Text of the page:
As part of the program we will obtain deep optical and near-infrared images of the FRB fields with the FORS2 and HAWK-I instruments. This will allow us to identify with the highest confidence the host galaxy, and provide vital photometry for anchoring our stellar population analysis.  We will also use the X-shooter spectrograph to obtain broad band spectroscopy of the FRB host galaxies, which will yield the redshifts necessary for the IGM studies, and provide the detailed measurements of the chemical composition of the host galaxies. Our radio measurements provide not only the burst positions, but also enable us to study how the pulses are imprinted with properties of the intervening plasma (such as density, magnetisation and turbulence) from within the host, the IGM, the Milky Way, and any intervening galaxy if one happens to intersect the line of sight.

Our team is greatly benefiting from Australia’s access to the VLT under the Strategic Partnership. Follow-up of the FRB host galaxies found with ASKAP requires access to 8-m optical/infrared telescopes in the Southern hemisphere. The fleet of instrumentation at the VLT enables us to tackle the biggest questions in FRB science in one fell swoop. The project also demonstrates the complementarity of Australian radio and ESO optical/infrared facilities and the scientific gains that can be achieved by bringing them together. We are still near the beginnings of FRB science, and the start (I hope) of a series of Australian VLT Large Programmes. We are currently devising methods to use FRBs to measure the Hubble parameter, H0. Telescopes such as ASKAP and the VLT could play a role in resolving (or not) the current Hubble tension through such a programme.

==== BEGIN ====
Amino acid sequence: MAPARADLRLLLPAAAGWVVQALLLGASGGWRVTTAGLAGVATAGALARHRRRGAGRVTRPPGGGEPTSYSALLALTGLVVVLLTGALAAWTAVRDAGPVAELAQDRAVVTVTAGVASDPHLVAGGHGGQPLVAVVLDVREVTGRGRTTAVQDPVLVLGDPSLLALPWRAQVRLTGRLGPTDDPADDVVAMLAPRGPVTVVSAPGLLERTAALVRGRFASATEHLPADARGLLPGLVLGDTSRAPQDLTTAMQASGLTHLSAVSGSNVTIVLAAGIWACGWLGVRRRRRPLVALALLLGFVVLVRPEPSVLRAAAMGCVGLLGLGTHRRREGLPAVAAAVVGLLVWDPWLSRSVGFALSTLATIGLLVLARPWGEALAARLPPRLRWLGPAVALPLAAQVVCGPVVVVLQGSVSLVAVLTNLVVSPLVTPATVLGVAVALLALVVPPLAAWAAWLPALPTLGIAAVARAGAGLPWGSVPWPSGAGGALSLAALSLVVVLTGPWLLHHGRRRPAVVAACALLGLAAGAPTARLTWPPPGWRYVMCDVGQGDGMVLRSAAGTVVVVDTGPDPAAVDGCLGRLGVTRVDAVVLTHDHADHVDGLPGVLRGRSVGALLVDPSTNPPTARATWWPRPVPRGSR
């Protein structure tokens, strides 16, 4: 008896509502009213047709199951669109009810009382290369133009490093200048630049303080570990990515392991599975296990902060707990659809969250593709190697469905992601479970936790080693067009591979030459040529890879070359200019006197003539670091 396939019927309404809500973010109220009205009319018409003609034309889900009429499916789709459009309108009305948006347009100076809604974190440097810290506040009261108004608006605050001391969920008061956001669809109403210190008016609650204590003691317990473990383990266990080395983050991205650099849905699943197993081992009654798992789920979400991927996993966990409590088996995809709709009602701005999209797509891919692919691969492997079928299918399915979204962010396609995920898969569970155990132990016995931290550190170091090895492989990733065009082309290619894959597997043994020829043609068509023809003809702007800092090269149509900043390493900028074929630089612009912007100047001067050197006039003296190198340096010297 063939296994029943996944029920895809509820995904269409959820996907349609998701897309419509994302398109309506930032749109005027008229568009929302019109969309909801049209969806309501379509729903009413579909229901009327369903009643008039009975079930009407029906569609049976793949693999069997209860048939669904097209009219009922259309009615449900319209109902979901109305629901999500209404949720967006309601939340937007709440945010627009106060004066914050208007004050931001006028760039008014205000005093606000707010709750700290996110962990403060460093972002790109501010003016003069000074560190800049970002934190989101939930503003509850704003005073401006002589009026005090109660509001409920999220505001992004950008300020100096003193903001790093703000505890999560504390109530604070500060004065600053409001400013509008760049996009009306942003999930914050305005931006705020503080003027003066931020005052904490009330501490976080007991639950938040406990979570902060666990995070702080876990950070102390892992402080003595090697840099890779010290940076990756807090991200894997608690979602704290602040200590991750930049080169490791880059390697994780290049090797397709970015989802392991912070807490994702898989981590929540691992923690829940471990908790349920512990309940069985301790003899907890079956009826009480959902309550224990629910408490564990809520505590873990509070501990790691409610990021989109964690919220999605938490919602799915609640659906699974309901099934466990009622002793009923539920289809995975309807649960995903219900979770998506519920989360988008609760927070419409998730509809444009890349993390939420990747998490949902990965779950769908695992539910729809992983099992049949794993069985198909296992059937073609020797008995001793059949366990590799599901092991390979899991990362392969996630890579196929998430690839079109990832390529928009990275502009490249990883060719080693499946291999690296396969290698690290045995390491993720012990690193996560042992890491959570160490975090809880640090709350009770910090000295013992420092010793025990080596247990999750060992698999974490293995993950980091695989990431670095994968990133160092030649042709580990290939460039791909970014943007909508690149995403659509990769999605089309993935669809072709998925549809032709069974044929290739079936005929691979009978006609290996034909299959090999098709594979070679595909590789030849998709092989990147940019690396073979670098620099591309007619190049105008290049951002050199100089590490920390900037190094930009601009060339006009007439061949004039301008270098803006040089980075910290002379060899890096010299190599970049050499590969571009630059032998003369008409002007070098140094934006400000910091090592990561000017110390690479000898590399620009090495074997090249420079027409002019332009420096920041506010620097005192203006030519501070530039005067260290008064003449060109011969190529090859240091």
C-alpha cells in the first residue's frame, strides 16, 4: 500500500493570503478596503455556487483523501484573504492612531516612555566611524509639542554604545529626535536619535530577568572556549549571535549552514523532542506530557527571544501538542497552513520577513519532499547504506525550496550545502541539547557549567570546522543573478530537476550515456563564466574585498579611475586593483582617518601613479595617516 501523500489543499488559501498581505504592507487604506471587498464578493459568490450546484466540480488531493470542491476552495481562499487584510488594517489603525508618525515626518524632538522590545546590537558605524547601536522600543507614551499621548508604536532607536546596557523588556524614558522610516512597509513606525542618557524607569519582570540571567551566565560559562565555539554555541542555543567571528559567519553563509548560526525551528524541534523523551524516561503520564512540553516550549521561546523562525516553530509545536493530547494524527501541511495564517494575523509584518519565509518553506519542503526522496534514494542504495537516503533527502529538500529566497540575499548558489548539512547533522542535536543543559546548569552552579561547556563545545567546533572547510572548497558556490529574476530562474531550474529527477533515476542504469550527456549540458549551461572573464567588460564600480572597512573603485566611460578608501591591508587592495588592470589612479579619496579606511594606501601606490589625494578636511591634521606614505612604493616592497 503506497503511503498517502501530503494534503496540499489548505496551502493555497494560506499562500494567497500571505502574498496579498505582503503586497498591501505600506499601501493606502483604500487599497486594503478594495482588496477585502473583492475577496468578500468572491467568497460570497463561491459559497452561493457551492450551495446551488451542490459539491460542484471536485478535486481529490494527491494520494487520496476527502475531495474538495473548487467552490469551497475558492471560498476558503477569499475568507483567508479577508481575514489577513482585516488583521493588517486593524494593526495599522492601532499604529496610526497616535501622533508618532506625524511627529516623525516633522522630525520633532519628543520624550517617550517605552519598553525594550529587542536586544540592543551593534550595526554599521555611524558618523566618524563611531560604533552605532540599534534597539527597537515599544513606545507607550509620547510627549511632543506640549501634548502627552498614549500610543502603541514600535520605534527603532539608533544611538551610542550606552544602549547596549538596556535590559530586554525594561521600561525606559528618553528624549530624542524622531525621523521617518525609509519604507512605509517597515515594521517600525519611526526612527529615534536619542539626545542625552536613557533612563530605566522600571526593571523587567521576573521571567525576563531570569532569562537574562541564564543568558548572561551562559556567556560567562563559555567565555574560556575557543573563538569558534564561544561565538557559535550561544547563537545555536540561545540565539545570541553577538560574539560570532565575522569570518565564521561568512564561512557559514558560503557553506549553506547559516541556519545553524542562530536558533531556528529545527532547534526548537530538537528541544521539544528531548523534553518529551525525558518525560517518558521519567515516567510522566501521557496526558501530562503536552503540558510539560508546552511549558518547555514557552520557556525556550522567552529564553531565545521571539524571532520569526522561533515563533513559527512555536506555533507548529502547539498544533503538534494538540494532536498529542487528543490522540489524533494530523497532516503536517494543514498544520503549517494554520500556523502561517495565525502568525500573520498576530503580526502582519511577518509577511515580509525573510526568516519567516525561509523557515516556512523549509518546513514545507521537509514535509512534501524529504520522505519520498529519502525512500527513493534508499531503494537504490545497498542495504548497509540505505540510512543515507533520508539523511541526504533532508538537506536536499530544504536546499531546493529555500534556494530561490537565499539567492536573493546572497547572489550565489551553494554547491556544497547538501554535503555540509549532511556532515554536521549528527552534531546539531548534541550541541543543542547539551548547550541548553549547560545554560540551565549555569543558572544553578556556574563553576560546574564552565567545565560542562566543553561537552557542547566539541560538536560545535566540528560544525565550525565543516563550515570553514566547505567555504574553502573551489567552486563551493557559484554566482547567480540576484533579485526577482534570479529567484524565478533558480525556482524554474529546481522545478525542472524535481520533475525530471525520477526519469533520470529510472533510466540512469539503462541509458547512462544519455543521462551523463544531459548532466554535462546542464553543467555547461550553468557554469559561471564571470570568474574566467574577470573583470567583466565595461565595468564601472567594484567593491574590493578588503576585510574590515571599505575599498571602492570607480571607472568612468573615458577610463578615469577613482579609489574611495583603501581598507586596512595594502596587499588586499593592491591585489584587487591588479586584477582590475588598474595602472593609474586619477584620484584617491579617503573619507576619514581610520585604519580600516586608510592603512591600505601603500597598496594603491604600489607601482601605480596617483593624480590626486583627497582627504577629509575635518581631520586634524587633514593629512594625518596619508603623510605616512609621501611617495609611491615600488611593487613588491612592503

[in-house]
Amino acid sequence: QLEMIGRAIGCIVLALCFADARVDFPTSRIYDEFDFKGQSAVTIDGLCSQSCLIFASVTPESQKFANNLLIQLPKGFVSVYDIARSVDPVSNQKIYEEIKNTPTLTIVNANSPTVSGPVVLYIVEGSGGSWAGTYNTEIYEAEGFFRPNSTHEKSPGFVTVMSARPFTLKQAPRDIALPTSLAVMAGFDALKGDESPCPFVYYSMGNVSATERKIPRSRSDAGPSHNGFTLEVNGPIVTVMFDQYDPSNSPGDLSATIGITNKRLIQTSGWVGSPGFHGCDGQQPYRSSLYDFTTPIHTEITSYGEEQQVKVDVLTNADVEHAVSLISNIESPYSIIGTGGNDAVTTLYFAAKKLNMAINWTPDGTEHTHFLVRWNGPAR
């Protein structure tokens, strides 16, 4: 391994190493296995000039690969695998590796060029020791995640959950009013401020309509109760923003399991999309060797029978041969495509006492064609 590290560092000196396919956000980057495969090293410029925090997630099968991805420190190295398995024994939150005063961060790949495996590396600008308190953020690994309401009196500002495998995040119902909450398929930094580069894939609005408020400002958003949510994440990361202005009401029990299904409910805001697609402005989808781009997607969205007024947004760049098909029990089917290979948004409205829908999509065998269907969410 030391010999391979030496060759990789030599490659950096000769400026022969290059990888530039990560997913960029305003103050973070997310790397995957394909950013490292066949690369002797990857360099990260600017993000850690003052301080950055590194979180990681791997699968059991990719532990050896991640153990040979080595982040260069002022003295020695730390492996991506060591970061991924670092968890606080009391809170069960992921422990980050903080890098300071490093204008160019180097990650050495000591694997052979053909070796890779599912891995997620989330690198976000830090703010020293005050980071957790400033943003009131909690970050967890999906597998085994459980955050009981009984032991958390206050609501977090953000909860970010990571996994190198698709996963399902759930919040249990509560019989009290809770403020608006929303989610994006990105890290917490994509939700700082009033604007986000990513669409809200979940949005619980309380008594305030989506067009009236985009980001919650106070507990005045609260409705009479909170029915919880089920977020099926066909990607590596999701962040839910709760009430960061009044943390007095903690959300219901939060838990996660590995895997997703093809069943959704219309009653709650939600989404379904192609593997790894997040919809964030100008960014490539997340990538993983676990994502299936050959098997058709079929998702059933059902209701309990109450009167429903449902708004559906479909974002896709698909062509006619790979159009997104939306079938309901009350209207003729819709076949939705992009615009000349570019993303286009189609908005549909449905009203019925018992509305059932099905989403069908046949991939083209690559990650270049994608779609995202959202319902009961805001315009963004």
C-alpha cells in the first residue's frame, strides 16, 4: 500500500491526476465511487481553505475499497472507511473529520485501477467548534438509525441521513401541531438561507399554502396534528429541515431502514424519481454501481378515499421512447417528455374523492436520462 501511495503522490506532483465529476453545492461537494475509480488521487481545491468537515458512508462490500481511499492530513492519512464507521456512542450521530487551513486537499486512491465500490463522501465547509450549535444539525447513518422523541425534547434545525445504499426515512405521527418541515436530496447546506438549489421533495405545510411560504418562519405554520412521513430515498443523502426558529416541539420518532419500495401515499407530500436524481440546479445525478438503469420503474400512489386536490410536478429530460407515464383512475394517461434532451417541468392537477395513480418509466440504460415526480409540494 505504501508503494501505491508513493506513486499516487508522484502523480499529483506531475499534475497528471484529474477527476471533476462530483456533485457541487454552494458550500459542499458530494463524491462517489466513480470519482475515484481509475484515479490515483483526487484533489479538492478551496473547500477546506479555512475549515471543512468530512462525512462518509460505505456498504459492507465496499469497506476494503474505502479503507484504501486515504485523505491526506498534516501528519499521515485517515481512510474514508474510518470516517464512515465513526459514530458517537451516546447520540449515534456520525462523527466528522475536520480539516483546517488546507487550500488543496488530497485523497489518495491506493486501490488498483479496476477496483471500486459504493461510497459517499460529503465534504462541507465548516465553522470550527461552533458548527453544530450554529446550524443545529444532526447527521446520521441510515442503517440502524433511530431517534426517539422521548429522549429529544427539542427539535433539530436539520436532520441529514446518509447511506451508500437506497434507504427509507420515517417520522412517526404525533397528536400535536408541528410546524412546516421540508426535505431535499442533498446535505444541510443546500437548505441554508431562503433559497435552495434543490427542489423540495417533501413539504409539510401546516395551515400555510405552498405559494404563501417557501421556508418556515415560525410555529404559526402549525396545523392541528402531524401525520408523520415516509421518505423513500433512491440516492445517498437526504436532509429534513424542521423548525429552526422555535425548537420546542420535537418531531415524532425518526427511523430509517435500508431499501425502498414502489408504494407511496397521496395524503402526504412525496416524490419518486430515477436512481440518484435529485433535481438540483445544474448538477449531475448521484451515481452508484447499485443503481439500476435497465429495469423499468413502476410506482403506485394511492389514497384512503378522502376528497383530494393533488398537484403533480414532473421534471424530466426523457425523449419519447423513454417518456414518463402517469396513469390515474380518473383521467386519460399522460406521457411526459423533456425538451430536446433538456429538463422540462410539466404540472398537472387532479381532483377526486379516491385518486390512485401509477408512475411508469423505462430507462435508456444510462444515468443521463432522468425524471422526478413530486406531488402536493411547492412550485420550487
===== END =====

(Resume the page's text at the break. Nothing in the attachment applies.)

FRB 190608
VLT FORS2 g-band image of the spiral galaxy that hosted FRB 20190608. Its location (marked with the white circle) near a spiral arm indicates a connection of the FRB with recent star formation. Image credit: Bhandari et al. 2020, ApJL, 895:L37


Michael Murphy is the Australian representative on the ESO Science Technical Committee. Contact: [email protected]

Sarah Sweet is the Australian representative on the ESO Users Committee. Contact: [email protected]

Stuart Ryder is a Program Manager with AAL. Contact: [email protected]

Guest posts are also welcome – please submit these to [email protected]